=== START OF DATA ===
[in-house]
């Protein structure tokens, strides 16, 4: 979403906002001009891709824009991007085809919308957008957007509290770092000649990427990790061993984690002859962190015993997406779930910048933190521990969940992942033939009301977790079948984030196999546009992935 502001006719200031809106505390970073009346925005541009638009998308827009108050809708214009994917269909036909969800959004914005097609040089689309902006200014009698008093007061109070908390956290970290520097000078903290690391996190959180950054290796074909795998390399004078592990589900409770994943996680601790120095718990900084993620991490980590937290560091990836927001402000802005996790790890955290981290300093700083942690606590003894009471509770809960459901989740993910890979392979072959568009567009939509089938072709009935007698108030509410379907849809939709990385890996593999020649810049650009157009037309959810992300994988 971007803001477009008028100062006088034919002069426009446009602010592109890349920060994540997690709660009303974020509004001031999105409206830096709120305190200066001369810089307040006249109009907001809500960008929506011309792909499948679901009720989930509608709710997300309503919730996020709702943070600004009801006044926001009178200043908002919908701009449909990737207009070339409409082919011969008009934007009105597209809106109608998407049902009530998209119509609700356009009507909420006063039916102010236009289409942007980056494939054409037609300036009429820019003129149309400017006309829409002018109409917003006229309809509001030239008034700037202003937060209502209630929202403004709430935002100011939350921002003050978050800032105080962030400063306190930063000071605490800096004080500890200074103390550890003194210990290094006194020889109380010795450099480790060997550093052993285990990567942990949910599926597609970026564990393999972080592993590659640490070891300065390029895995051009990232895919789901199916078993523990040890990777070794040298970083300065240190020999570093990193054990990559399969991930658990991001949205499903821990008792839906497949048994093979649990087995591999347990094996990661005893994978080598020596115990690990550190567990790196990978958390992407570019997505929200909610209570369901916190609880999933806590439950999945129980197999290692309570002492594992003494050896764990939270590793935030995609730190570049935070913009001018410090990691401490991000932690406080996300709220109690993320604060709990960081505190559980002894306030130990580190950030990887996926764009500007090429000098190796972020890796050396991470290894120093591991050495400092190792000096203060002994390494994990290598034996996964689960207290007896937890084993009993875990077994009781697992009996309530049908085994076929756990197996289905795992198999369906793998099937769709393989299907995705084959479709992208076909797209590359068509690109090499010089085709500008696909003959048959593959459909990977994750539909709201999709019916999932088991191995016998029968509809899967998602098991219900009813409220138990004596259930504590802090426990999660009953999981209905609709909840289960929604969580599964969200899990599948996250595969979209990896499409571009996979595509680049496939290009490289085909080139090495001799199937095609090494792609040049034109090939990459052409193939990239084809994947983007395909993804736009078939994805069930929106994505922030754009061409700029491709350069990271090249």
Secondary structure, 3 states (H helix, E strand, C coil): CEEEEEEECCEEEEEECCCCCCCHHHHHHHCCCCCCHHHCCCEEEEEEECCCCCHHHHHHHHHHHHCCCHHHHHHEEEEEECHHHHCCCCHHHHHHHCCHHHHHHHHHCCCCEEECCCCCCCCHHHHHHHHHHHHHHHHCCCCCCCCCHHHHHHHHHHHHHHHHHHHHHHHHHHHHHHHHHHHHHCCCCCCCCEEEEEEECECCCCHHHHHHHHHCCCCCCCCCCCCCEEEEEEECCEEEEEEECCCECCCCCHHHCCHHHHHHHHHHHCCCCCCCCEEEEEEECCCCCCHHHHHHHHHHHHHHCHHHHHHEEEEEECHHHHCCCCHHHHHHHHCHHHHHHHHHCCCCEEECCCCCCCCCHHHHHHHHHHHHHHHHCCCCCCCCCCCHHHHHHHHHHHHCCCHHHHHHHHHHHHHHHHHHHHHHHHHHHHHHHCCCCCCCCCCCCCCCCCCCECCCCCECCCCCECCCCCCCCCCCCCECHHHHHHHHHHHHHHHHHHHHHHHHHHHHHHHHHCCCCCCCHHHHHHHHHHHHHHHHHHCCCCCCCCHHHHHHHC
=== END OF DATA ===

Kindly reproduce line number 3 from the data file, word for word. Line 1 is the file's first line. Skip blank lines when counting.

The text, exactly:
Secondary structure, 3 states (H helix, E strand, C coil): CEEEEEEECCEEEEEECCCCCCCHHHHHHHCCCCCCHHHCCCEEEEEEECCCCCHHHHHHHHHHHHCCCHHHHHHEEEEEECHHHHCCCCHHHHHHHCCHHHHHHHHHCCCCEEECCCCCCCCHHHHHHHHHHHHHHHHCCCCCCCCCHHHHHHHHHHHHHHHHHHHHHHHHHHHHHHHHHHHHHCCCCCCCCEEEEEEECECCCCHHHHHHHHHCCCCCCCCCCCCCEEEEEEECCEEEEEEECCCECCCCCHHHCCHHHHHHHHHHHCCCCCCCCEEEEEEECCCCCCHHHHHHHHHHHHHHCHHHHHHEEEEEECHHHHCCCCHHHHHHHHCHHHHHHHHHCCCCEEECCCCCCCCCHHHHHHHHHHHHHHHHCCCCCCCCCCCHHHHHHHHHHHHCCCHHHHHHHHHHHHHHHHHHHHHHHHHHHHHHHCCCCCCCCCCCCCCCCCCCECCCCCECCCCCECCCCCCCCCCCCCECHHHHHHHHHHHHHHHHHHHHHHHHHHHHHHHHHCCCCCCCHHHHHHHHHHHHHHHHHHCCCCCCCCHHHHHHHC